Notre Dame Safety, Pat Terrell
“I will never forget our pregame meditation relaxation sessions in which Coach Holtz would make us visualize great plays. While lying on our backs he would walk through the players speaking about the game to come. If you found yourself next to Andre, you could hear him doing a perfect impression of Holtz but putting his own dialog in. I will leave the content out but it would be so funny that I would almost bust a gut trying not to explode in laughter. I still laugh out loud every time I think about it. Miss ya ‘Dre………”
Notre Dame Quarterback, Tony Rice
“We were at Ruth’s Chris Steakhouse when TJ was a freshman and we were sitting in a back room they had reserved for us. It was Dean Brown, Pat Terrell, Rod West, Andre, TJ and I. We were just sitting around telling stories, and you know how we ’embellish’ our stories compared to what really happened. At one point ‘Dre was telling a story and imitating Coach Holtz. TJ was sitting there watching everyone and listening to the stories, soaking in every bit of the stories. I watched him and I took that as a sign that he was raised the right way. Some kids come to college and think they know everything, but TJ genuinely sat there, interested, and listened to his elders. It was like King Arthur and the Knights of the Round Table (laughs). Boy, we thought we had it bad, but when you look back at guys like Johnny Lujack they had it worse! They had lights out at 10 pm.”
“I can never be like Andre as far as telling stories goes. He was a great player, and is very much missed.”
“This Saturday another number 7 will run out onto the field at Notre Dame stadium for the last time.”
“Two Jones wearing number 7. I’ve got goosebumps just thinking about it.”
“Not too many kids can say both they and their dad played at Notre Dame and wore the same number.”
Miss ya, ‘Dre.
Notre Dame Running Back, Ricky Watters
My story of Andre Jones starts before we ever stepped foot on the Notre Dame campus. We met at the Big 33 All Star Game between the best from Pennsylvania against the best from Maryland. Andre was on the Maryland team and I was on the Pennsylvania team. Well long story short, they beat us in that game and Andre was the MVP. He was all over the field. Clearly the best player I had faced up to that point. Because we had so much respect for each other and the fact that we were going to the same University, we hit it off right away. He was one of those guys who could always make me smile no matter how I was feeling. One of the funniest people I had ever met. We even roomed together in college along with Todd Light and we have been adjoined at the hip ever since. We were forming a Sports Management Agency before his untimely death. And it is great to see TJ wearing that jersey and playing so well. I know ‘Dre is up in Heaven smiling down on him.
Notre Dame Tight End, Oscar McBride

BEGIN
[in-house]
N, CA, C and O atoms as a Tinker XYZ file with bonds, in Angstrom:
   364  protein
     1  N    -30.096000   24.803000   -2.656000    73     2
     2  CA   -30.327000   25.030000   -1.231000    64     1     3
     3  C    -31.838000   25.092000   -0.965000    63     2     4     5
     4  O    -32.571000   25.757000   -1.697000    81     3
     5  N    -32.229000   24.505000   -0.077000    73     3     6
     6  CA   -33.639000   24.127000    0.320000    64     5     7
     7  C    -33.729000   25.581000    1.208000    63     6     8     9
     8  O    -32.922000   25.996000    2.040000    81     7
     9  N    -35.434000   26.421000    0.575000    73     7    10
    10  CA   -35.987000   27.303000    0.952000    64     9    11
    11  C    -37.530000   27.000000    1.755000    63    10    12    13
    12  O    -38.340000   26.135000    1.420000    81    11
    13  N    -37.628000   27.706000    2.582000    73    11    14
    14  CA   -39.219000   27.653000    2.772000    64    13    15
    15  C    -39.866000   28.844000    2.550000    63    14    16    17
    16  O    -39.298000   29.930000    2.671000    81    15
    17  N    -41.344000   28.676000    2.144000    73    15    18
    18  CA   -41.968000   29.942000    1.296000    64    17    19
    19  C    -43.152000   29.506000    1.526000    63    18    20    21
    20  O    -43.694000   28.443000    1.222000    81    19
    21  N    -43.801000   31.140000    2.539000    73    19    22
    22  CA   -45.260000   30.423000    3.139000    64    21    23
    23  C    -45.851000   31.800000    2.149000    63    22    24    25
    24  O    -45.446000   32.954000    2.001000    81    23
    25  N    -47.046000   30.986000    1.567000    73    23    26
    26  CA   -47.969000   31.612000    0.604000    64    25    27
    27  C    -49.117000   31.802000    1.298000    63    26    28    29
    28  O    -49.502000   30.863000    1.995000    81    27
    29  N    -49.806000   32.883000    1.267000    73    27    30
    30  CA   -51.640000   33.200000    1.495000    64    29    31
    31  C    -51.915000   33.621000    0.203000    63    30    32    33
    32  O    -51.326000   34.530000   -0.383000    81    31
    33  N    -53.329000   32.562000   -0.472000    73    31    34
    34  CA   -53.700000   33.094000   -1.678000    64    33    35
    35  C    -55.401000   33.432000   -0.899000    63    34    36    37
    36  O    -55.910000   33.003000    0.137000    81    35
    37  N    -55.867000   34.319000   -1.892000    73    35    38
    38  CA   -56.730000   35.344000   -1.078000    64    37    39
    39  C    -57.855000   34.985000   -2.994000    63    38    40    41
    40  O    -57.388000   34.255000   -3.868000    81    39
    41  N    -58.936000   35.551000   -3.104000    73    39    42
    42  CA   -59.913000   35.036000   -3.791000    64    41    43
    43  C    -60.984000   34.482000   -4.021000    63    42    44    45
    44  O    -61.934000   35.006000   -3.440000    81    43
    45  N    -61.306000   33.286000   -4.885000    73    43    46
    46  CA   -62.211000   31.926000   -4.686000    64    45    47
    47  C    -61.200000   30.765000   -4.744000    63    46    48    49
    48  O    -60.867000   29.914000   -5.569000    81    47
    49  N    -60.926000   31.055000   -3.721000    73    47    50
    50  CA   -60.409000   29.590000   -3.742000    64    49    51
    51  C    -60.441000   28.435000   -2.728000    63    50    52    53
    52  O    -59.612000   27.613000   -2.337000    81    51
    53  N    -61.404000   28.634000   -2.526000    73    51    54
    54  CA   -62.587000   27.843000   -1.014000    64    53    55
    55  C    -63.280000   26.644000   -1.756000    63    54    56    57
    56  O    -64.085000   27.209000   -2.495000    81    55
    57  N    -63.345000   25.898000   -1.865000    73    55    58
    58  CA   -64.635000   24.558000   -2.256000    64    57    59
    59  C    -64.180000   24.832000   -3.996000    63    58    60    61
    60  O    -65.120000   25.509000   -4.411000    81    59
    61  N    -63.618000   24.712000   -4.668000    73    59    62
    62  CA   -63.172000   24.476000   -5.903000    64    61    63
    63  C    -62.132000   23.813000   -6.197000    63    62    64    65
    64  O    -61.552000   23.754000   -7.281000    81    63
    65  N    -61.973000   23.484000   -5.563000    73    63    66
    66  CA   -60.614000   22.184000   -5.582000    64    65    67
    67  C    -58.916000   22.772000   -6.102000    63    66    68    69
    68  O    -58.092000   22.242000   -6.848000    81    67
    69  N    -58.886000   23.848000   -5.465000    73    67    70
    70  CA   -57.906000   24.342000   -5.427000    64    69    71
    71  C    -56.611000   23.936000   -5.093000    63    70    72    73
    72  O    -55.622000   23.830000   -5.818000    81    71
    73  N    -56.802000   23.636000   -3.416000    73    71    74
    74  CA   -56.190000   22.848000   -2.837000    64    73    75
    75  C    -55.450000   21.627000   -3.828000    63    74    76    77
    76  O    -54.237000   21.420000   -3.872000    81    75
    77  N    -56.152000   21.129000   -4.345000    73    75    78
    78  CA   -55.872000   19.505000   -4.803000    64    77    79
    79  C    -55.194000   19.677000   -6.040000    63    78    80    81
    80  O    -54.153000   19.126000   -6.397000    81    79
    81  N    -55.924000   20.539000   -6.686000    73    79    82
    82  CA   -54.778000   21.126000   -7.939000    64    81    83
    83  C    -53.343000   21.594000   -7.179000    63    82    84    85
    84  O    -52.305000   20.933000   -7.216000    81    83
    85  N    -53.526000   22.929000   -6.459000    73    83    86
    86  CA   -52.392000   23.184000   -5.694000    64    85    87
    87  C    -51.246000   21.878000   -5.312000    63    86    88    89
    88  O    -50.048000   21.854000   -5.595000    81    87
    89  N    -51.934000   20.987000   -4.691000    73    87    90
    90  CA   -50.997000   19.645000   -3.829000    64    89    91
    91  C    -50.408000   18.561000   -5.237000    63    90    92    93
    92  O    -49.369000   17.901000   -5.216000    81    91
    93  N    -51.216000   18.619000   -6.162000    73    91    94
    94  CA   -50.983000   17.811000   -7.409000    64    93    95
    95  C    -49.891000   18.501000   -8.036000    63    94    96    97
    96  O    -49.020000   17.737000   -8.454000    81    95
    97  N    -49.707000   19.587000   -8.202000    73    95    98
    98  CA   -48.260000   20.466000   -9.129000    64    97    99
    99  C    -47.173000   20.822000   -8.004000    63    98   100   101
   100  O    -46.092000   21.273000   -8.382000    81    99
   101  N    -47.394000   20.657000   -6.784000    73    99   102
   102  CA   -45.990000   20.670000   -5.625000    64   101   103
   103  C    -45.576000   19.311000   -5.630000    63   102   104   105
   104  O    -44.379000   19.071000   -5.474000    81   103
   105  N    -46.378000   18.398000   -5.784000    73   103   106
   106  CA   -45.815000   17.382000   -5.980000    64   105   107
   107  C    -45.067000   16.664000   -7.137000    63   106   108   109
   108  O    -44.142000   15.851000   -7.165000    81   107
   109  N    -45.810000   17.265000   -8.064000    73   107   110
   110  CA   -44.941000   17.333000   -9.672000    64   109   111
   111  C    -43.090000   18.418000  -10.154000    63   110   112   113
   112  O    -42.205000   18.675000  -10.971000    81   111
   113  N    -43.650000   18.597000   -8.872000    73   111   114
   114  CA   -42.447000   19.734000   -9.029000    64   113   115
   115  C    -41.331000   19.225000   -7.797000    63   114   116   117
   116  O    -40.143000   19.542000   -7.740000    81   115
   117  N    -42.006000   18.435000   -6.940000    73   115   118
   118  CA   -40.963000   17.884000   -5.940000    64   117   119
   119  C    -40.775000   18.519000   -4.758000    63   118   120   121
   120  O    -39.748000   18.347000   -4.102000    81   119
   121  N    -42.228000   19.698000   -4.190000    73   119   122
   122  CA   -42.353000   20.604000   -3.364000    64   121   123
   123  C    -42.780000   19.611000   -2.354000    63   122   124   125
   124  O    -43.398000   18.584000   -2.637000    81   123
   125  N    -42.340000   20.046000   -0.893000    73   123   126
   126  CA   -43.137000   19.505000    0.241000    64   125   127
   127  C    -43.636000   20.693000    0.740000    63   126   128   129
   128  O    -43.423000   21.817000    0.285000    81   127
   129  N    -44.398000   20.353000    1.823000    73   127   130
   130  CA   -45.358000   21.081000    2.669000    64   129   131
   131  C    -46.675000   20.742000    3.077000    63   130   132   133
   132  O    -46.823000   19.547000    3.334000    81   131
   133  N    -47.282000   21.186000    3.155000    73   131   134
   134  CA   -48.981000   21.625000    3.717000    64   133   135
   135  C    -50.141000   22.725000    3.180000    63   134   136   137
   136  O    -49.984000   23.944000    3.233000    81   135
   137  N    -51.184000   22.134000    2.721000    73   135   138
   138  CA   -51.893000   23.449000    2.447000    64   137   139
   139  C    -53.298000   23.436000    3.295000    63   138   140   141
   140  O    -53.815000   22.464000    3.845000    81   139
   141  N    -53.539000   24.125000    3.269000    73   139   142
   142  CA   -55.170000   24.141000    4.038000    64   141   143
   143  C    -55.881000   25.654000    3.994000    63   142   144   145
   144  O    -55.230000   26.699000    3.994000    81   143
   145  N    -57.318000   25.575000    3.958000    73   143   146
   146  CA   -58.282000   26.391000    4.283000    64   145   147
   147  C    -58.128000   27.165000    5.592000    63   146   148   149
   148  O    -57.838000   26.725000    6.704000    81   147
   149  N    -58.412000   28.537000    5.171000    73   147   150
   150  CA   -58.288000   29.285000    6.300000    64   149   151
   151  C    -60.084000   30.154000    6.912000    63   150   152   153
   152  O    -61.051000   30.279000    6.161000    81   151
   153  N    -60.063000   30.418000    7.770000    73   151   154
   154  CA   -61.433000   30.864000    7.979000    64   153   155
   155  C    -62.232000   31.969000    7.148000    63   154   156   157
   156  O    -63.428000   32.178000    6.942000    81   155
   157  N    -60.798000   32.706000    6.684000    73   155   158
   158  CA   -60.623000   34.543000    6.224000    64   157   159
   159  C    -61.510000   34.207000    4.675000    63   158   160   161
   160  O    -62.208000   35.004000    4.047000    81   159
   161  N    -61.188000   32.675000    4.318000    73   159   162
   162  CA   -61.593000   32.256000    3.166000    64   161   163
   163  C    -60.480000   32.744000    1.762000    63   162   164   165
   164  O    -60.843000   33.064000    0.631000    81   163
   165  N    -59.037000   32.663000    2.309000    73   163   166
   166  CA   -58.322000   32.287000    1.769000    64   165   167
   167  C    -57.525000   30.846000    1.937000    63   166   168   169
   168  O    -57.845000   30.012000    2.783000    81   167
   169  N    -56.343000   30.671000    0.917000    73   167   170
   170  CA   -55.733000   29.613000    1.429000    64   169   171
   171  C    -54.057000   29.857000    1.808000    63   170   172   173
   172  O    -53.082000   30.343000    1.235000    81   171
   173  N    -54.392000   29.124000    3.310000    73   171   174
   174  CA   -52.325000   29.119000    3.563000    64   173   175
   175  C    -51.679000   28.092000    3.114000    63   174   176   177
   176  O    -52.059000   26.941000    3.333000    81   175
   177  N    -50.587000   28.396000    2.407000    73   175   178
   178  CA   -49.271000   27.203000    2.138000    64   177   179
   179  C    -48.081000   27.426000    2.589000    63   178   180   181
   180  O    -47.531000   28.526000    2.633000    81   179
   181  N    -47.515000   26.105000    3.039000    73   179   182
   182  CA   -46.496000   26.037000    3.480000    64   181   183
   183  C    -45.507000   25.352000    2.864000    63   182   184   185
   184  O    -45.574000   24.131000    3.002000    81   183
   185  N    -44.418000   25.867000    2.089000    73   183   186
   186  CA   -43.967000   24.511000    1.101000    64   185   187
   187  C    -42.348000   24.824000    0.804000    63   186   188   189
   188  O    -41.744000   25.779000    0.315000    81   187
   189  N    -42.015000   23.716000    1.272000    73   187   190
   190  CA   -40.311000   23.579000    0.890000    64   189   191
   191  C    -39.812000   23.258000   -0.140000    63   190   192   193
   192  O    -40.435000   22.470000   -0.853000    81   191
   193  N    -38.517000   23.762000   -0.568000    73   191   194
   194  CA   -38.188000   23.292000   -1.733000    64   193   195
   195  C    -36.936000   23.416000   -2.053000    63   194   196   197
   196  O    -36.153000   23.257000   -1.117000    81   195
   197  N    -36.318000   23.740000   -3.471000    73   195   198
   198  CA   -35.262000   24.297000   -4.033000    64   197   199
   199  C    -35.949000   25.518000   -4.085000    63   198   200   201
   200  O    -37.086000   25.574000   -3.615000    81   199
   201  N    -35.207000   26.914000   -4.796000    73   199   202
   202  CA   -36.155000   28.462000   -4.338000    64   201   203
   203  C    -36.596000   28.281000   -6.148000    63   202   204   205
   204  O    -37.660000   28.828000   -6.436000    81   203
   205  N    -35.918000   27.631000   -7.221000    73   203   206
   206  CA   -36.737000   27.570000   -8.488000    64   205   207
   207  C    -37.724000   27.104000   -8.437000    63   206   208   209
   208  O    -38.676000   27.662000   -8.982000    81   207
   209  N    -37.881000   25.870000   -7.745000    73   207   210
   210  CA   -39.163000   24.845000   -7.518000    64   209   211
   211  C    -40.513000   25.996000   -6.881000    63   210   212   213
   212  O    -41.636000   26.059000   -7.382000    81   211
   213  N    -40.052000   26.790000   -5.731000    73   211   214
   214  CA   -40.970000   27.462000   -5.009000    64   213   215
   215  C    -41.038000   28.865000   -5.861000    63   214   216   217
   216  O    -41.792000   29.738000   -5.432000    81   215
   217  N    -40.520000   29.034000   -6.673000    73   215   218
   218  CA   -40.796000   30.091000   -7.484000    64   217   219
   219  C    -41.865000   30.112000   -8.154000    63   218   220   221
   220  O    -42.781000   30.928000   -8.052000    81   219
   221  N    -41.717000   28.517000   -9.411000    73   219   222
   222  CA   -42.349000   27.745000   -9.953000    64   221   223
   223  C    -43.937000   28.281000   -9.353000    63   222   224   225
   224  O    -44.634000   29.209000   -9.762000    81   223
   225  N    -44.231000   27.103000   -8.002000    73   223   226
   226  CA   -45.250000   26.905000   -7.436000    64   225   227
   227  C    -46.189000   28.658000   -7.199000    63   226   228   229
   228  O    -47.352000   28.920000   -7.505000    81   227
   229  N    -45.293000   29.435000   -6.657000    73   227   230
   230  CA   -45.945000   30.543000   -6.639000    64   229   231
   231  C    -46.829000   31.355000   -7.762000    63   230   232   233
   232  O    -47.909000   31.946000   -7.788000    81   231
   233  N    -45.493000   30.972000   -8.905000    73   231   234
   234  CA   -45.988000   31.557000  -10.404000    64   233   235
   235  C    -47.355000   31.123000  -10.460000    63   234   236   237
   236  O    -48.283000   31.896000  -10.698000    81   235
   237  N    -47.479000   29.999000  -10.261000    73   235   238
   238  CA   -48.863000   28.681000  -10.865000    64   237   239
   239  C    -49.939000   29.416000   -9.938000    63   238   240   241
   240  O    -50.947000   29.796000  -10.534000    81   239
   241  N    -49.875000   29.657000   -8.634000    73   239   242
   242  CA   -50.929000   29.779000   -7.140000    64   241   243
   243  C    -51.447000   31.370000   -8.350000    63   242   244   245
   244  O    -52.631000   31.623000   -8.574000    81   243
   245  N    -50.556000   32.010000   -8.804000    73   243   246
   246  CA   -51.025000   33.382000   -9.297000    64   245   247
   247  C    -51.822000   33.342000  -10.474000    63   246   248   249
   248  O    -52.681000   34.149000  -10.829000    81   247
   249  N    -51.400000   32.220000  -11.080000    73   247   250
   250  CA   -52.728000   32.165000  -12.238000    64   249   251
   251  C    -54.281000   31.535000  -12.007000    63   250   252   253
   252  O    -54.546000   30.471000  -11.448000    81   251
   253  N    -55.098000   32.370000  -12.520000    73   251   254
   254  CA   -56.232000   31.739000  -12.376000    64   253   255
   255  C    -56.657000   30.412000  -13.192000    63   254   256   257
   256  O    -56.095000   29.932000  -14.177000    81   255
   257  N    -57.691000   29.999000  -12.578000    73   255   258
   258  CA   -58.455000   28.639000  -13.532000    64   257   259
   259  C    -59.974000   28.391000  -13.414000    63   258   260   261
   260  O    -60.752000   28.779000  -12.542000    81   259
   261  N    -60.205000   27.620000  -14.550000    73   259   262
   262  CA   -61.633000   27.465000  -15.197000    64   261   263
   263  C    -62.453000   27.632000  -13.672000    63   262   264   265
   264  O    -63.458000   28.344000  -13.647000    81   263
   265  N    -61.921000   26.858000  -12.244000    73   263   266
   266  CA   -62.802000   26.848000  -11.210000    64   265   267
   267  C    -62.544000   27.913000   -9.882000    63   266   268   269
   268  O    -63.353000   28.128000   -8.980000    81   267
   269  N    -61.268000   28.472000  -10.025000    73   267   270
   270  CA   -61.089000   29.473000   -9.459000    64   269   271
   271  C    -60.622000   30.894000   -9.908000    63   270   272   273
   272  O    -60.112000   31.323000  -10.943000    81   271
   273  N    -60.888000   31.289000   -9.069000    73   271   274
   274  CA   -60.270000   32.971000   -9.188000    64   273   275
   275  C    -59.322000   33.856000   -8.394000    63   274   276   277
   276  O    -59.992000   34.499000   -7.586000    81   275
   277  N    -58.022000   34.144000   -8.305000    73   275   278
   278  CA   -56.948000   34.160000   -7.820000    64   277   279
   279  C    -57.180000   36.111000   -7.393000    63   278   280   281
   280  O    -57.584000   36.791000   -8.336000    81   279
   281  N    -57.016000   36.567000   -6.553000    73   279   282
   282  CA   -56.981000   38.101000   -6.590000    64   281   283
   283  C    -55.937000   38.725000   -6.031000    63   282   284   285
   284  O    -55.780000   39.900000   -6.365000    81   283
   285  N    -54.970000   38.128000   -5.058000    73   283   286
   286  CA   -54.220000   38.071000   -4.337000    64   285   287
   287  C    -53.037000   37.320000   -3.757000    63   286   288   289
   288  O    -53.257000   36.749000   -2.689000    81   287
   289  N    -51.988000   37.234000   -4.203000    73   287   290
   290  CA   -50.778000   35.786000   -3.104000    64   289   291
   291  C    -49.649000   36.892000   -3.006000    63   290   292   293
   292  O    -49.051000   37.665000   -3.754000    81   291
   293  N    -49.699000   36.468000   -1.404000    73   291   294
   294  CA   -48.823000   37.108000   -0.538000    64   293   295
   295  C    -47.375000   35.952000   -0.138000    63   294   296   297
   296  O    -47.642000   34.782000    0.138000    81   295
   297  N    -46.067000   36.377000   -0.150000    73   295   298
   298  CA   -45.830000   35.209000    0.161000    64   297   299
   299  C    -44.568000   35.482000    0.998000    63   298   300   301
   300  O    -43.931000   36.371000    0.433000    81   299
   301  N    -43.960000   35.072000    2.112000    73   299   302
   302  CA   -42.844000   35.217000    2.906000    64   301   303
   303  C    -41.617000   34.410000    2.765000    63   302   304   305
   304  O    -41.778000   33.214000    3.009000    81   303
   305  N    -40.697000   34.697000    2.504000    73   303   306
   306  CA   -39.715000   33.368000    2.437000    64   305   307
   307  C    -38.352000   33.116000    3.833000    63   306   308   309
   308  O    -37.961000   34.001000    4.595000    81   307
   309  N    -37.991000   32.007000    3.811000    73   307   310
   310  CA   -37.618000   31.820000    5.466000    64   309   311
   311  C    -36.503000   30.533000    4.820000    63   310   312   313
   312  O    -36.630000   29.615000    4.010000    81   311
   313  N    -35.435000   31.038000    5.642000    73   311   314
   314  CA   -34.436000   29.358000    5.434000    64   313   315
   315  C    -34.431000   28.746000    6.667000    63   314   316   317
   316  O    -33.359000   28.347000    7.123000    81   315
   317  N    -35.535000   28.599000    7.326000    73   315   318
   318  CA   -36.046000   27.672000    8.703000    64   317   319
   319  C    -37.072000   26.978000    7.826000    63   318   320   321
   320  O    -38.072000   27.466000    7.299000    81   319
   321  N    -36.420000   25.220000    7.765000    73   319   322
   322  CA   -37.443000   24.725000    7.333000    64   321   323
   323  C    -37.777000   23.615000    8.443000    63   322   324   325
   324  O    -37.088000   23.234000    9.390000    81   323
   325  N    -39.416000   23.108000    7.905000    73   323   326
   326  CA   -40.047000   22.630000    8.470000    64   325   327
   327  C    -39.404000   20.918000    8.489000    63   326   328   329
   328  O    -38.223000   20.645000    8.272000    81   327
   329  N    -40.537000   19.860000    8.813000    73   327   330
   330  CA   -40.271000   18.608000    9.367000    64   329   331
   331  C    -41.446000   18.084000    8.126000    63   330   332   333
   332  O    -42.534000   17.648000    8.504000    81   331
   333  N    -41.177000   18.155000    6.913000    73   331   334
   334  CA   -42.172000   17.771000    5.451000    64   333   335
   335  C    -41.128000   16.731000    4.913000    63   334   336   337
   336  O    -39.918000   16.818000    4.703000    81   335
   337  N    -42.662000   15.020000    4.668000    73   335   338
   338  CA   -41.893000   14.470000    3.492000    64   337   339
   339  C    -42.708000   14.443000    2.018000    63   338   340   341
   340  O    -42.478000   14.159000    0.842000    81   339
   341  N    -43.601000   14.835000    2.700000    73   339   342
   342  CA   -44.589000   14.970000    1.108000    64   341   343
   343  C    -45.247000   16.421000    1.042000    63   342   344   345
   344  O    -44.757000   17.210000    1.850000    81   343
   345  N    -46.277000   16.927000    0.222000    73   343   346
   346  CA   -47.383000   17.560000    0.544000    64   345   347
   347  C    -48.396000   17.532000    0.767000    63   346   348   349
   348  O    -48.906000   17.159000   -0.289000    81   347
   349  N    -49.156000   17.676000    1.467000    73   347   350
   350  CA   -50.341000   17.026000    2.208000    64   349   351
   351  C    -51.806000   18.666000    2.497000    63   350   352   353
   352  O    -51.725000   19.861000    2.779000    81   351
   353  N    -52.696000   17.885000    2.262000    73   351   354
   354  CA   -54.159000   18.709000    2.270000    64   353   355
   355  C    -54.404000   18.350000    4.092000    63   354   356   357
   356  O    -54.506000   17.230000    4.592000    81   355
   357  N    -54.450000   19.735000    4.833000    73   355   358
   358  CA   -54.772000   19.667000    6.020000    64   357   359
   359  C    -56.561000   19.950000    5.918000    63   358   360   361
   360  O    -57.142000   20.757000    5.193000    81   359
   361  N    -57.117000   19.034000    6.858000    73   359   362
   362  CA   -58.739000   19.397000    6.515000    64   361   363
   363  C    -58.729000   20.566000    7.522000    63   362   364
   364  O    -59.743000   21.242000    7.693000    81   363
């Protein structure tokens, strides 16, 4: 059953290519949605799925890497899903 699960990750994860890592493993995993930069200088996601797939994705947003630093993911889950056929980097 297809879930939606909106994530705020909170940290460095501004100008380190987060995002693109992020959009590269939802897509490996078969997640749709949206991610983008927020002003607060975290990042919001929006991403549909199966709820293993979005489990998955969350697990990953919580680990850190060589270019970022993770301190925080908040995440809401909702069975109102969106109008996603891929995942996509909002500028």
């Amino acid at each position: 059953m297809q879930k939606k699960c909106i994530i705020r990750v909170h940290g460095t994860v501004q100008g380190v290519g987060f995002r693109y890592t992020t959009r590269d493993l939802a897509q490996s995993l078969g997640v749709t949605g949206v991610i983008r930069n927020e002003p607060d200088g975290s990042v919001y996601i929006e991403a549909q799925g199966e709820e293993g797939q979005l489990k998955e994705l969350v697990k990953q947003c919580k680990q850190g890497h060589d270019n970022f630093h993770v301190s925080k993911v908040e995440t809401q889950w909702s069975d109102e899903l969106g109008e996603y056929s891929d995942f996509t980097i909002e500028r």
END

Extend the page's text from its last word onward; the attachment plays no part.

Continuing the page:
“My favorite Andre Jones Story – On one of the first days of school my freshman year we were all sitting in the north dining hall towards the middle by the drinks (Me, Aaron Taylor, Lake Dawson, Clint Johnson, Brian Hamilton & others if I remember correctly). We usually sat as a group since at that point we didn’t really know anyone else and started to eat our lunch.”
“Out of nowhere (and I mean nowhere) Andre swoops in and begins… quickly… to take a sip out of and slam all of our glasses of juice making sure to lick the entire rim of the glass; while imitating then outside linebacker Coach Jay Hayes (who now coaches for the Cincinnati Bengals) ‘You Gotta have big leathers to play special teams…. big leathers.'”
“In honesty I think we didn’t react because of the immediate shock value of the action. I mean… who drinks someone else’s juice anyway? Good grief!”
“Then… just as quickly as he appeared to snipe our lunch and soil our accoutrements he disappeared leaving us disgusted and pissed… ‘Dammit ‘Dre!’ we yelled as he laughed and bounced out of the dining hall.”
“From that day forward everyone had to keep their heads on a swivel for the ‘Drink Bandit’ who would swoop in and take a sip from you glass and quickly dart out.”
“That was one of the many sides to ‘Dre that made him special to me. His humor and light-heartedness made things that would otherwise be intolerable easier to deal with; especially life on and off the field. Although a jokester he always had time to share an encouraging word to a freshman who was injured and bummed that he wasn’t playing. For that, I will be eternally grateful.”
“Thanks ‘Dre… love you man.”
Notre Dame Lacrosse player, Tony Suber
“To limit my favorite moments to only two, does absolutely no justice to the very large personality, always prepared to mentor, and equally prepared to prank friend and confidant that we all knew and loved, Andre Jones.”
“I first met Andre on the sidelines of a Blue & Gold game in the spring of 2002. I found out that weekend that our timely intersection was unmistakable, and for me life altering. In the span of 60 seconds I discovered that Andre was campus big brother to my cousin Ray Zellars… Once played for my native city NFL favorites, the Pittsburgh Steelers… and had made his home with his family, in the Metro Atlanta area where I made my home after graduating from Notre Dame.”